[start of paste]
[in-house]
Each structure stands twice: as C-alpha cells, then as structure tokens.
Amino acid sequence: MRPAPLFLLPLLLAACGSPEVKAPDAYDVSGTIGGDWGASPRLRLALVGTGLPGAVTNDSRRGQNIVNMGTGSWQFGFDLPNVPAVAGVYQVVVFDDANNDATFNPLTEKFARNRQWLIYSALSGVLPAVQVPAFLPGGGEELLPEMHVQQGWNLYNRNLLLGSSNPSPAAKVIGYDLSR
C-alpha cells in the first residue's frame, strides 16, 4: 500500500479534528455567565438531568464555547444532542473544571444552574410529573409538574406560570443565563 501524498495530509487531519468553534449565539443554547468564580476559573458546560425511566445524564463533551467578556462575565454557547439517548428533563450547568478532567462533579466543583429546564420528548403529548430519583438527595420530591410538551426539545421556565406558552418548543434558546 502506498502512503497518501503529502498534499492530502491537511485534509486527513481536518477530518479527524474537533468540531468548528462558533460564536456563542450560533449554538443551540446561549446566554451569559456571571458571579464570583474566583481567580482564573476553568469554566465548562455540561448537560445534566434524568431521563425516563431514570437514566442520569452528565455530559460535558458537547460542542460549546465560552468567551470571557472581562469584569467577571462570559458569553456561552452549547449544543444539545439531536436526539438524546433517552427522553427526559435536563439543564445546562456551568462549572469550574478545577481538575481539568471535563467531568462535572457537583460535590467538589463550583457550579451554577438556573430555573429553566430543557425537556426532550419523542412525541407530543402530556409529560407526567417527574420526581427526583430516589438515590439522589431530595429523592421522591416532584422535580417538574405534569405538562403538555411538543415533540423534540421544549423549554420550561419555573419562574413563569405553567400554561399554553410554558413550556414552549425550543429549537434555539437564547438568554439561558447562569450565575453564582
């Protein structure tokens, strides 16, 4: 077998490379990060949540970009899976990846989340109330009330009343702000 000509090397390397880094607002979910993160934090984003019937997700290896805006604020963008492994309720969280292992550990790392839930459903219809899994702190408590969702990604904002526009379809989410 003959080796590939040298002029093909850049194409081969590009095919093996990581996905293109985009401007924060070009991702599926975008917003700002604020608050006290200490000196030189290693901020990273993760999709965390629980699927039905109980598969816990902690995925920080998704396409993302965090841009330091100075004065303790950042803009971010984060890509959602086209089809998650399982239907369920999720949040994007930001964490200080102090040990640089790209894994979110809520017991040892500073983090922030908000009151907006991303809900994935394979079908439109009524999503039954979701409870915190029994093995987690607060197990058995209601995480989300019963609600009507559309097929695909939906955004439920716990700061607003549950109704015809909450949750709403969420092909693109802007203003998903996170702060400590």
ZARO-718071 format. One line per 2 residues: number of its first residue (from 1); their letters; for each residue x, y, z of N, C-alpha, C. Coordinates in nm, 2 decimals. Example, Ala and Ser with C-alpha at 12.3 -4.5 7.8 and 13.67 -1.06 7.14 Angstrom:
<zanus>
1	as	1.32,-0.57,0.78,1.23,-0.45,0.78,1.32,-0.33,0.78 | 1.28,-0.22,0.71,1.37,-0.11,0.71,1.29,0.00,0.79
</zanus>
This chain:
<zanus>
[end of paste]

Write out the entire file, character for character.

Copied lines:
[in-house]
Each structure stands twice: as C-alpha cells, then as structure tokens.
Amino acid sequence: MRPAPLFLLPLLLAACGSPEVKAPDAYDVSGTIGGDWGASPRLRLALVGTGLPGAVTNDSRRGQNIVNMGTGSWQFGFDLPNVPAVAGVYQVVVFDDANNDATFNPLTEKFARNRQWLIYSALSGVLPAVQVPAFLPGGGEELLPEMHVQQGWNLYNRNLLLGSSNPSPAAKVIGYDLSR
C-alpha cells in the first residue's frame, strides 16, 4: 500500500479534528455567565438531568464555547444532542473544571444552574410529573409538574406560570443565563 501524498495530509487531519468553534449565539443554547468564580476559573458546560425511566445524564463533551467578556462575565454557547439517548428533563450547568478532567462533579466543583429546564420528548403529548430519583438527595420530591410538551426539545421556565406558552418548543434558546 502506498502512503497518501503529502498534499492530502491537511485534509486527513481536518477530518479527524474537533468540531468548528462558533460564536456563542450560533449554538443551540446561549446566554451569559456571571458571579464570583474566583481567580482564573476553568469554566465548562455540561448537560445534566434524568431521563425516563431514570437514566442520569452528565455530559460535558458537547460542542460549546465560552468567551470571557472581562469584569467577571462570559458569553456561552452549547449544543444539545439531536436526539438524546433517552427522553427526559435536563439543564445546562456551568462549572469550574478545577481538575481539568471535563467531568462535572457537583460535590467538589463550583457550579451554577438556573430555573429553566430543557425537556426532550419523542412525541407530543402530556409529560407526567417527574420526581427526583430516589438515590439522589431530595429523592421522591416532584422535580417538574405534569405538562403538555411538543415533540423534540421544549423549554420550561419555573419562574413563569405553567400554561399554553410554558413550556414552549425550543429549537434555539437564547438568554439561558447562569450565575453564582
């Protein structure tokens, strides 16, 4: 077998490379990060949540970009899976990846989340109330009330009343702000 000509090397390397880094607002979910993160934090984003019937997700290896805006604020963008492994309720969280292992550990790392839930459903219809899994702190408590969702990604904002526009379809989410 003959080796590939040298002029093909850049194409081969590009095919093996990581996905293109985009401007924060070009991702599926975008917003700002604020608050006290200490000196030189290693901020990273993760999709965390629980699927039905109980598969816990902690995925920080998704396409993302965090841009330091100075004065303790950042803009971010984060890509959602086209089809998650399982239907369920999720949040994007930001964490200080102090040990640089790209894994979110809520017991040892500073983090922030908000009151907006991303809900994935394979079908439109009524999503039954979701409870915190029994093995987690607060197990058995209601995480989300019963609600009507559309097929695909939906955004439920716990700061607003549950109704015809909450949750709403969420092909693109802007203003998903996170702060400590």
ZARO-718071 format. One line per 2 residues: number of its first residue (from 1); their letters; for each residue x, y, z of N, C-alpha, C. Coordinates in nm, 2 decimals. Example, Ala and Ser with C-alpha at 12.3 -4.5 7.8 and 13.67 -1.06 7.14 Angstrom:
<zanus>
1	as	1.32,-0.57,0.78,1.23,-0.45,0.78,1.32,-0.33,0.78 | 1.28,-0.22,0.71,1.37,-0.11,0.71,1.29,0.00,0.79
</zanus>
This chain:
<zanus>